Getting to Troncones has its quirks, but it’s pretty straight forward. Driving into Zihuatanejo, on the other hand, the adventure becomes a madcap comedy of errors. Personally, we think it’d make a great video game, far wackier than Crazy Taxi.

So, brave soul, you’ve decided to go on a brave Quest to the Grocery Store in Zihuatanejo. Here’s what you need to know. On this adventure, you will do battle with everything from illogical one way streets, spotty signage, and difficult to see traffic signals with multiple interpretations, to a dazzling array of impromptu creativity on the part of fearless and inscrutable drivers.

Each new turn brings a new challenge. Some personal favorites: 1. Cars routinely parked in the right lane of traffic; 2. Buses and cabs stopping (without benefit of any kind of signal) in the middle of the road to load or unload passengers; 3. The no eye-contact rule (if I don’t look, you’re not there and I can change lanes whenever i feel like it—a close cousin of 3b., the ever popular “drive first, look later” philosophy); 4. Traffic sign agnosticism (you can choose to believe in them or not); 5. Coming to a complete stop in a roundabout to ponder available options, with or without functional brakelights (or the even more entertaining variant: 5b. Making a right turn from the left lane of a roundabout—signal-free, of course).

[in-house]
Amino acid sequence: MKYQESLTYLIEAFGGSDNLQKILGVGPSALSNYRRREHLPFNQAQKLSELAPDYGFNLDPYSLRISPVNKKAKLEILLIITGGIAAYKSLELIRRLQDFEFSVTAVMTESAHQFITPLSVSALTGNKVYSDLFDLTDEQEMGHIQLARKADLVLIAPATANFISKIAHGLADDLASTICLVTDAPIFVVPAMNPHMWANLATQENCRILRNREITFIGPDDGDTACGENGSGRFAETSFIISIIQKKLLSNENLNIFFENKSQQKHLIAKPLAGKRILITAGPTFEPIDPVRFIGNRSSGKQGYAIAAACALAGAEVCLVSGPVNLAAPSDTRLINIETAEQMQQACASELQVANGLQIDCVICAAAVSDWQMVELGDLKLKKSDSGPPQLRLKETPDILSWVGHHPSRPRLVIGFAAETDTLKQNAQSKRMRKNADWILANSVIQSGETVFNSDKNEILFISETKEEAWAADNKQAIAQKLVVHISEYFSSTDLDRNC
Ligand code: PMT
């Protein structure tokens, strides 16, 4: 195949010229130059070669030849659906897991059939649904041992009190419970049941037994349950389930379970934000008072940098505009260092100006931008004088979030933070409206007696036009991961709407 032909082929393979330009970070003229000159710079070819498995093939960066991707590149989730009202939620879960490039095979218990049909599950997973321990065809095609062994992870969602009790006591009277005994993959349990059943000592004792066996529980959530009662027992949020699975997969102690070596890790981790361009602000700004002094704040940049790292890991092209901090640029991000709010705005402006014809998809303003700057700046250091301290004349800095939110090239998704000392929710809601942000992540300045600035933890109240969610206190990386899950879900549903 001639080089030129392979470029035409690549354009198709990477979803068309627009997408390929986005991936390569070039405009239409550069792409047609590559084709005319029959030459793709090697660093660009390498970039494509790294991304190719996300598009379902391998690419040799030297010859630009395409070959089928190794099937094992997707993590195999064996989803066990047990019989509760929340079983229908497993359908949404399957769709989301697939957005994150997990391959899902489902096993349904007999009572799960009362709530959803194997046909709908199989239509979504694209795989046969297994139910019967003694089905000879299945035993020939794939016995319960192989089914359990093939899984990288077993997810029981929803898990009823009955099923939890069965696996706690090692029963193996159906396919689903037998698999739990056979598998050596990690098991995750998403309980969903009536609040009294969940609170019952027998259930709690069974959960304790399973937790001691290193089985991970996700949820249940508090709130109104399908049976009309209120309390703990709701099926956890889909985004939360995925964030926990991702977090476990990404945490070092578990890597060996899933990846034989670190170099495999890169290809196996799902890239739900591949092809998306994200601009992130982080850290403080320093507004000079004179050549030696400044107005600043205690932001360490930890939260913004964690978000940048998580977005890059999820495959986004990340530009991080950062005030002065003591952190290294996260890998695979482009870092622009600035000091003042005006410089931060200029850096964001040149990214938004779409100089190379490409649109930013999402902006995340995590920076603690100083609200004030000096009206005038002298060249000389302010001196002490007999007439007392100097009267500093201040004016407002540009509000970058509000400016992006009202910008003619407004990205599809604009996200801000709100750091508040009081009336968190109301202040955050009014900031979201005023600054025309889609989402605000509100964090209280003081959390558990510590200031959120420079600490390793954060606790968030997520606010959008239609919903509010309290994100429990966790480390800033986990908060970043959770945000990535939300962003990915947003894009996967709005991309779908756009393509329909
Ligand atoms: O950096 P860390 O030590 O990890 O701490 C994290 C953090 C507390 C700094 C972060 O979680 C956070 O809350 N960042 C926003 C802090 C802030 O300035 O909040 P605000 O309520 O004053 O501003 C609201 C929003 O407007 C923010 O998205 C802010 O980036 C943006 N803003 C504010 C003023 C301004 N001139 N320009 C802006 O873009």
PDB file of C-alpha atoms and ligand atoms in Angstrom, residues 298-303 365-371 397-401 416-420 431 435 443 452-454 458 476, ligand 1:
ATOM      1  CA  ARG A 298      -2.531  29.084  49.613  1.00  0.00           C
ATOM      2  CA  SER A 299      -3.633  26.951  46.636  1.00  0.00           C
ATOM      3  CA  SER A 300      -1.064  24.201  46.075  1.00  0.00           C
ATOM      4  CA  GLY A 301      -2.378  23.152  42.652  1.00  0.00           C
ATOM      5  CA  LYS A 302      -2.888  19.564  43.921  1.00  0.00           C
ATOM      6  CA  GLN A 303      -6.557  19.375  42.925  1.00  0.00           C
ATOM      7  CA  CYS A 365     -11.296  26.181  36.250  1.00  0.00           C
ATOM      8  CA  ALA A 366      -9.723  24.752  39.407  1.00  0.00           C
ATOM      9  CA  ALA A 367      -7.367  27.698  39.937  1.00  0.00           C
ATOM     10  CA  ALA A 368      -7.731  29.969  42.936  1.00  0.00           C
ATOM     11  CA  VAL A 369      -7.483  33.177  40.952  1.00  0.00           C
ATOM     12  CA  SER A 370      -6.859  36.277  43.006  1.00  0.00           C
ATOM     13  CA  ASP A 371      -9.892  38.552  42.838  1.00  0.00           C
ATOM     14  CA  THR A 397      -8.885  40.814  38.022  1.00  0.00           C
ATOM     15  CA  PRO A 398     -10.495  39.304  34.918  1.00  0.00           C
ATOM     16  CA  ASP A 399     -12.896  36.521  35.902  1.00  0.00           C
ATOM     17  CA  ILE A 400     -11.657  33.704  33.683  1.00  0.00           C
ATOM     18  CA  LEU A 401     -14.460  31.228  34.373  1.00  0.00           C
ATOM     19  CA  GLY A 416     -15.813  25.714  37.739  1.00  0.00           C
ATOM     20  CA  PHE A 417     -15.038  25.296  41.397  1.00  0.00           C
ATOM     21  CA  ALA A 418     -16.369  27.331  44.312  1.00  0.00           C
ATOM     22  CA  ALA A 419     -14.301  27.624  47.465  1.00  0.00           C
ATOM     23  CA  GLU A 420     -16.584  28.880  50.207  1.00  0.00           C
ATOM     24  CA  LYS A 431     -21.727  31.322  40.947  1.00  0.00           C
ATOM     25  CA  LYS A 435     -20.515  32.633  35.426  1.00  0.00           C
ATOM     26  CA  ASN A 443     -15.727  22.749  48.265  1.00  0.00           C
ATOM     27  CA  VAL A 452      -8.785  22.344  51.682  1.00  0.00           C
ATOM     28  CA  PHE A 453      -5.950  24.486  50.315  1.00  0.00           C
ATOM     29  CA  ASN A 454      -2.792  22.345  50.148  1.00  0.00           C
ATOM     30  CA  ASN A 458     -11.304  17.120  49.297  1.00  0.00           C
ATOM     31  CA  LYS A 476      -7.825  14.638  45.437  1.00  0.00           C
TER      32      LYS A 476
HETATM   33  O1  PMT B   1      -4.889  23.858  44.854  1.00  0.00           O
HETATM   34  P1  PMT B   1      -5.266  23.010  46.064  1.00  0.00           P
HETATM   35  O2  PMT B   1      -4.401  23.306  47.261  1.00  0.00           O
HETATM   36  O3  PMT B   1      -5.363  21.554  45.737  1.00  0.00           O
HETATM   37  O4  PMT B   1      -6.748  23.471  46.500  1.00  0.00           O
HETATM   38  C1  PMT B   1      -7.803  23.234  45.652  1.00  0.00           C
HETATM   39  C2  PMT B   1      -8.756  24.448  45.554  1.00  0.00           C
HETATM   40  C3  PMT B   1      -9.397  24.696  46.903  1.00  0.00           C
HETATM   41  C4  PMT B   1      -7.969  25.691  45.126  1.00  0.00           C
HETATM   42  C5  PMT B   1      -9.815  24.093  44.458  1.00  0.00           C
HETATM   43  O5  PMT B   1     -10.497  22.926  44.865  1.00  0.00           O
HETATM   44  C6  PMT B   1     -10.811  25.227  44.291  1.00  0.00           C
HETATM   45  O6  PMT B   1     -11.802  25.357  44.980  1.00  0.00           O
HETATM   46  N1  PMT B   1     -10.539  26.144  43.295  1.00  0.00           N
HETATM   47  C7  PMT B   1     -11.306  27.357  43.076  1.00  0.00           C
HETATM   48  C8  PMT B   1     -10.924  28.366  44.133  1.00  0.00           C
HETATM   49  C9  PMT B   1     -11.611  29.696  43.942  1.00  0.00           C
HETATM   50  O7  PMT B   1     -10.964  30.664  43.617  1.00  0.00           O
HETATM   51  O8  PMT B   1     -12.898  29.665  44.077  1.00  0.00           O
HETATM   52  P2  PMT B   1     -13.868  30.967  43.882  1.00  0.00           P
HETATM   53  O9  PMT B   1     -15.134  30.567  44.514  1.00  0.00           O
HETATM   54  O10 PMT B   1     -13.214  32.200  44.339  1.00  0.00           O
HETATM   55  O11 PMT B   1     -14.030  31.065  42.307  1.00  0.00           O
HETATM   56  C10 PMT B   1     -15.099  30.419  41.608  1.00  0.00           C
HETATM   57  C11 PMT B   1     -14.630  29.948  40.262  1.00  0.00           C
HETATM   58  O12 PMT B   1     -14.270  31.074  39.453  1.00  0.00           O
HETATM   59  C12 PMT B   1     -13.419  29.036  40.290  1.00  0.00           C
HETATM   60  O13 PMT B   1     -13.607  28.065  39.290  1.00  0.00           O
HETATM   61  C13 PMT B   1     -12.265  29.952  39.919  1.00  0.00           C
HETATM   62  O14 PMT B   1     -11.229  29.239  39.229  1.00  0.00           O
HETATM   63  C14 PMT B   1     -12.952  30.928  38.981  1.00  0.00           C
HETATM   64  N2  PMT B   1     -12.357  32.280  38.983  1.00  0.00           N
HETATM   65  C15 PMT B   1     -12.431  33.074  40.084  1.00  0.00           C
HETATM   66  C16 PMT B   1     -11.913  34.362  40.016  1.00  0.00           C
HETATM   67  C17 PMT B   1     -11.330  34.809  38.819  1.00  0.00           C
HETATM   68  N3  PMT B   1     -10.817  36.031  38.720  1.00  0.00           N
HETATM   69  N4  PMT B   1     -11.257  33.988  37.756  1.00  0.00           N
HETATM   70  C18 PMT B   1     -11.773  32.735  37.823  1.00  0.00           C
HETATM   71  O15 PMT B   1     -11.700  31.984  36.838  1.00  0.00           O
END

To name only a few. Keep your eyes peeled and your wits about you. It also helps if you try to see it as fun. Collect those stories for the folks back home. Viva Mexico!

From the Airport to the Grocery Store and Out Again

Coming North from the airport, after a long, straight stretch, you’ll swoop down and into the crazy vehicular vortex that is the streets of Zihuatanejo. Breathe deeply and keep the eyes in the back of your head wide open. You’ll head along the main thoroughfare a while before coming to a roundabout with a large, ugly statue in the center. On the left, you’ll see a very tall orange sign with a pelican on it. That bird leads to the Comercial Mexicana grocery store. On the right will be a Sams Club that you can NOT actually get to from the roundabout. (More on this, later. If you want to go to Sams, do it after the grocery store. It’s easier to go there first, logistically, and Sam’s has hardly any fresh produce, and often runs out of chicken.)